Energy Loss Near-Edge Structures
One of the main advantages of scanning transmission electron microscopy (STEM) is the capability of recording a number of signals at the location of the electron beam, including characteristic X-rays and the measurement of the distribution of energy lost by the primary electron beam. Due to their importance in materials research, the use of these two techniques, known in general as “analytical electron microscopy,” has been the topic of extended reviews and monographs (Botton 2008, Joy et al. 1986, Sigle 2005, Williams and Carter 1996). In general these techniques are used, primarily, to extract local information on the composition of the sample with a resolution limited in part by the delocalization of the signal due to the long-range interaction discussed in Chapter 6 of this book and in part by the broadening of the beam due to the sample thickness. In this chapter, we will focus on the particular subset of analytical signals that allow the extraction of information on the chemical environment of the atoms probed by the fast primary electron beam. Such information is mainly provided in STEM by Energy Loss Near Edge Structures.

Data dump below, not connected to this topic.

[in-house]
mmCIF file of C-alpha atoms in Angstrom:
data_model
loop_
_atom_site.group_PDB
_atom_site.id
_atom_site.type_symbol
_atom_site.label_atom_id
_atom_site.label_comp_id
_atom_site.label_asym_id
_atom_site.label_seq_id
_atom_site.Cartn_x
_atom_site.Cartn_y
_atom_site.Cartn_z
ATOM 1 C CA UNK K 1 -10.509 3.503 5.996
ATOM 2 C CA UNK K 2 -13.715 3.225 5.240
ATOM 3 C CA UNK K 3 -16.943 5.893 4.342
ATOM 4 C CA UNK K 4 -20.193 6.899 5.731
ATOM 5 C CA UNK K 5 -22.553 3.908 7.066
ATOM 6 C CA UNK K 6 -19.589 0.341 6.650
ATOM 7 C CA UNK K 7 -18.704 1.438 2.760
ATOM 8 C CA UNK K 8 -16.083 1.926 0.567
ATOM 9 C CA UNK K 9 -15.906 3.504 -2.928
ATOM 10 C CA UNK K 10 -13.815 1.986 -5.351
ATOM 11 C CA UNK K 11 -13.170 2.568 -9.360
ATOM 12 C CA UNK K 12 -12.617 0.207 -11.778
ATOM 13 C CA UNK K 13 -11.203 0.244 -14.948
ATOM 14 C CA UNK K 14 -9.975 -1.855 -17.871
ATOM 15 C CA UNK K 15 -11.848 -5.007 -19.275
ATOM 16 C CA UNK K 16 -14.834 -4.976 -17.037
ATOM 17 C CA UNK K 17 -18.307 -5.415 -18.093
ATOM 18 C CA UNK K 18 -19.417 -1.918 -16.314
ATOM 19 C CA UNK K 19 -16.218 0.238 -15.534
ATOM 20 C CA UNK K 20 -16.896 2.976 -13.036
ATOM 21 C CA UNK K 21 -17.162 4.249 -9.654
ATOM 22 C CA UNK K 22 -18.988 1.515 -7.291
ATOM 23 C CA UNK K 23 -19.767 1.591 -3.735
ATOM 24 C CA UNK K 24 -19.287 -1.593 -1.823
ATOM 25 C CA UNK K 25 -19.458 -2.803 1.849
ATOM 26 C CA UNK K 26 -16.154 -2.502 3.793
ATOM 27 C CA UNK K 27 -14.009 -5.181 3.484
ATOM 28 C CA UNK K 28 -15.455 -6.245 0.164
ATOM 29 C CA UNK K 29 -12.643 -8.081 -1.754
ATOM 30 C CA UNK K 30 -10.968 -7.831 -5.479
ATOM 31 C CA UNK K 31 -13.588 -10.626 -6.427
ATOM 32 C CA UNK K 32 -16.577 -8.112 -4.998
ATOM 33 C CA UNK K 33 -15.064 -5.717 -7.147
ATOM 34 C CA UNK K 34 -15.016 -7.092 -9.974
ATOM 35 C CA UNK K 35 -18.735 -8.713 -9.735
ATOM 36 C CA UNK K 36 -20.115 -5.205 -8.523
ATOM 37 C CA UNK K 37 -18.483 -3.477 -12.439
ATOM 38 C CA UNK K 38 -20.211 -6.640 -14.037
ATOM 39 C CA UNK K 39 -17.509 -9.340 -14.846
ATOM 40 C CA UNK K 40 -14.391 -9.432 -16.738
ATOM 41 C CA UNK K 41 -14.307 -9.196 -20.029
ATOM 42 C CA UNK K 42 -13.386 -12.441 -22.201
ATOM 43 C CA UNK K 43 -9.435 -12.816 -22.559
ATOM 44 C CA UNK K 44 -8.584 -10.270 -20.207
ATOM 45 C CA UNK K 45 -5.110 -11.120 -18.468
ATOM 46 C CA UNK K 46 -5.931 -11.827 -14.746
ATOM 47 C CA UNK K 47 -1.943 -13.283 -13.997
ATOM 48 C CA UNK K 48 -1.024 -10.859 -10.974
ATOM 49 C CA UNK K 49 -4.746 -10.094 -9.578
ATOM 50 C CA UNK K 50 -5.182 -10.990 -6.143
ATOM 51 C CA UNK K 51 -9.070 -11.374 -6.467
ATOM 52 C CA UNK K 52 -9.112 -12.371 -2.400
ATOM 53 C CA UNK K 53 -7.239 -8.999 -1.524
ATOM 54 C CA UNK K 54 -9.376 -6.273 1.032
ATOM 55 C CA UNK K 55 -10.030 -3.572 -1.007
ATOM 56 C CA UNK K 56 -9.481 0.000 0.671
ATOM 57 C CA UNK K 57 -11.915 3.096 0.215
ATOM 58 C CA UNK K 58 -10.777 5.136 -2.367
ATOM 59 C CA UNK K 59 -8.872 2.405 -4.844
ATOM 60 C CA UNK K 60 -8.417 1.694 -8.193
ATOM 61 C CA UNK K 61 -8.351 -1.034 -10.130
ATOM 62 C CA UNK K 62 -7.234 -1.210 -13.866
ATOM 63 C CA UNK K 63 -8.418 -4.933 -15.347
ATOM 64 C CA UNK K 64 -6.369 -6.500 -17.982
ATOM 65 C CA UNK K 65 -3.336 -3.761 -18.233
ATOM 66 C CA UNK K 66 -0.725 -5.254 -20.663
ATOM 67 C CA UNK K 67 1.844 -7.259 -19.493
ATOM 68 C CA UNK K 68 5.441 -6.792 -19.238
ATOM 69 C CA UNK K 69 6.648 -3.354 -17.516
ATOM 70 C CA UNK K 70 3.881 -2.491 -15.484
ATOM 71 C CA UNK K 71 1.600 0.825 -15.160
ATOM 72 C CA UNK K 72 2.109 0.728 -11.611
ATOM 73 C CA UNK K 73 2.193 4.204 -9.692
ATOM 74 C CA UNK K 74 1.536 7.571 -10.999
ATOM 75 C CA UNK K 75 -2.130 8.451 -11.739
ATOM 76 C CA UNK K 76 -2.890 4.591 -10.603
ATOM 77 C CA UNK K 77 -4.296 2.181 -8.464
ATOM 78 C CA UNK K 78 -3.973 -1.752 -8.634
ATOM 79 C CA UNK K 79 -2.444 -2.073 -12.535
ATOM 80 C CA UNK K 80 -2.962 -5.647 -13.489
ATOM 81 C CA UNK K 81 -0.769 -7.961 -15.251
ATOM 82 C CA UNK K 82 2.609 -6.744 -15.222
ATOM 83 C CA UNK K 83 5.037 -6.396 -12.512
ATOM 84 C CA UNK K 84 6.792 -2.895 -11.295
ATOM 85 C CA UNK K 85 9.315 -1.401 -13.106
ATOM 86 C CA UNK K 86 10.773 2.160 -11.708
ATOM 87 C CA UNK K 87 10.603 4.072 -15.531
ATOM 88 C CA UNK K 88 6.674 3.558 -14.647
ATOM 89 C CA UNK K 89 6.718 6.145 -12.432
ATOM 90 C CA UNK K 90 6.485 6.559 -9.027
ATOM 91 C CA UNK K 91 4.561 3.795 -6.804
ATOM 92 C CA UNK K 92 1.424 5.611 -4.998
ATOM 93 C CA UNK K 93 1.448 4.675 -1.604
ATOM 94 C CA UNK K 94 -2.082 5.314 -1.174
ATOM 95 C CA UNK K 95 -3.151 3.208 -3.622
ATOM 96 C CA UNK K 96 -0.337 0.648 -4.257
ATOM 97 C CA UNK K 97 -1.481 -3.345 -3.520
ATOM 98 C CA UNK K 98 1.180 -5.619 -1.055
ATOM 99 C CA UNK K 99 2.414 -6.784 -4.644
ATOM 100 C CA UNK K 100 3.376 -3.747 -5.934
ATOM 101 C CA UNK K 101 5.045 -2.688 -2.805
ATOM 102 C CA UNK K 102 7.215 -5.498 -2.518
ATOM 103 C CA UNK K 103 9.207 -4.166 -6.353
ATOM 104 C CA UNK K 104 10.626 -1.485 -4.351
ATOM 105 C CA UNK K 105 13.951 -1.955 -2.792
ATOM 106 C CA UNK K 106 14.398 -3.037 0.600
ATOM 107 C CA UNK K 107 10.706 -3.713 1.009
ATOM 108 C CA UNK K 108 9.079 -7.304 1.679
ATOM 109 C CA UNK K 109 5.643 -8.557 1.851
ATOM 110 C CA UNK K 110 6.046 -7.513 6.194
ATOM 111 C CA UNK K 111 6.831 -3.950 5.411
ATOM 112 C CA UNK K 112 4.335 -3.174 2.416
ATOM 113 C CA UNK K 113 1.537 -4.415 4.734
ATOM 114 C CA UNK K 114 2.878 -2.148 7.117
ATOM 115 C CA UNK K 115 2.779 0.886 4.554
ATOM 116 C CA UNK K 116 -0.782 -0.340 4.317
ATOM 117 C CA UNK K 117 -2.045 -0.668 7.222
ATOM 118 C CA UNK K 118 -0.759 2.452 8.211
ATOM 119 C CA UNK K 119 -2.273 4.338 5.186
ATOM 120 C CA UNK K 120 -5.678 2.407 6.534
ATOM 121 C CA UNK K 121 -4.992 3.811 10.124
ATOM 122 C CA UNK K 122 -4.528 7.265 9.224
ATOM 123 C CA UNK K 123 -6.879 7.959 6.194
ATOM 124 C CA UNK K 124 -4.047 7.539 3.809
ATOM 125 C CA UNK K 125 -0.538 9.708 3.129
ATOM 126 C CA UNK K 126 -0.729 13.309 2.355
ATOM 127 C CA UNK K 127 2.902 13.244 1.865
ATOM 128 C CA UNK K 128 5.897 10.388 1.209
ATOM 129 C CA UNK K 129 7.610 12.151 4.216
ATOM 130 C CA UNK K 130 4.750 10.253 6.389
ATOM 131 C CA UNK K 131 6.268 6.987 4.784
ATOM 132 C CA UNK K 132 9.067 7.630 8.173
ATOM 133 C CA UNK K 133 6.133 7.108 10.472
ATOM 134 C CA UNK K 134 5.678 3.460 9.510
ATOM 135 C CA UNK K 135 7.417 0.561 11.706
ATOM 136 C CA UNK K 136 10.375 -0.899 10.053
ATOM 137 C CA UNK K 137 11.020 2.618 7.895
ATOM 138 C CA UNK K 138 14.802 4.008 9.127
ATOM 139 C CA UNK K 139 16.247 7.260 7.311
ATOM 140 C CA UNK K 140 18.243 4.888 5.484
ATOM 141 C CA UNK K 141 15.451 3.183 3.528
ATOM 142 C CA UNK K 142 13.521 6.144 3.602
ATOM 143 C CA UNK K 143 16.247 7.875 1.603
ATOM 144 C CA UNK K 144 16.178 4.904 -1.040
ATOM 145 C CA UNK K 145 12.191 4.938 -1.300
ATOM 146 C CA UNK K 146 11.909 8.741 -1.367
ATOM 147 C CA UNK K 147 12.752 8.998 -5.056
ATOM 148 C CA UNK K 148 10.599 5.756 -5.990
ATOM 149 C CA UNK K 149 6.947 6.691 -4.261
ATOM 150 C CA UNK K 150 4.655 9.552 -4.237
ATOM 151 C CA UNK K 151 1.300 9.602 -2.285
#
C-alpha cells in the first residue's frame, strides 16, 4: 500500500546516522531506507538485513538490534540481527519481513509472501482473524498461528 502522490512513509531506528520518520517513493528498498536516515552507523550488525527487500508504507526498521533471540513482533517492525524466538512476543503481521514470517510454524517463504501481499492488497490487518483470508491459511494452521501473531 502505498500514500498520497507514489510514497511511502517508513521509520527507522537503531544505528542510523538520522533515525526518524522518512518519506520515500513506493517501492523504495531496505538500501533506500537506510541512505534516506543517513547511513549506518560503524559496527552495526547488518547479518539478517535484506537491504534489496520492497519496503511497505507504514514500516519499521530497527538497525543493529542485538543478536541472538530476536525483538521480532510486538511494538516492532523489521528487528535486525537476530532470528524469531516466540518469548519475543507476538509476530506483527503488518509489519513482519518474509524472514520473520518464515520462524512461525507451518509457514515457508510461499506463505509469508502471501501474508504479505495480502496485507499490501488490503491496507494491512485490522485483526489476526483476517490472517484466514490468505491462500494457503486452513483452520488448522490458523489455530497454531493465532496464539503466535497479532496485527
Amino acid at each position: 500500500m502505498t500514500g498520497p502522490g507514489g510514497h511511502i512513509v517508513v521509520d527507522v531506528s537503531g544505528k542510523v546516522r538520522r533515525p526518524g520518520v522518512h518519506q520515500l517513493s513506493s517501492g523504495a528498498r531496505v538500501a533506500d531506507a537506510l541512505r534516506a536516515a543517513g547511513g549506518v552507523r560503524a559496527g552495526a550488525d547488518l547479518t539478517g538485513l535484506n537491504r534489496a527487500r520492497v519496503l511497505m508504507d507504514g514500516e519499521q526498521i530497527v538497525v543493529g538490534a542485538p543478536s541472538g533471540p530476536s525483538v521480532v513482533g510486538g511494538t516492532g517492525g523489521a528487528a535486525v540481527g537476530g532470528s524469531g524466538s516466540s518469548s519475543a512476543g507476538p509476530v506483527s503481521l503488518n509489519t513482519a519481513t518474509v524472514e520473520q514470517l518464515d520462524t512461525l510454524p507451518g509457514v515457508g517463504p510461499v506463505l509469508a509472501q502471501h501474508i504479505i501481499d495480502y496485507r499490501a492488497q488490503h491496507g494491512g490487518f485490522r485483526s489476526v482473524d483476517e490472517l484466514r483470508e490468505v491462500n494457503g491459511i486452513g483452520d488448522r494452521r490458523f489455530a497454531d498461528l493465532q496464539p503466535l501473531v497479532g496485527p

KeywordsScanning Transmission Electron Microscopy Excited Atom Core State Core Hole Unoccupied State
We would like to acknowledge M. Couillard and P. Schattschneider for their helpful proofreading of this chapter.
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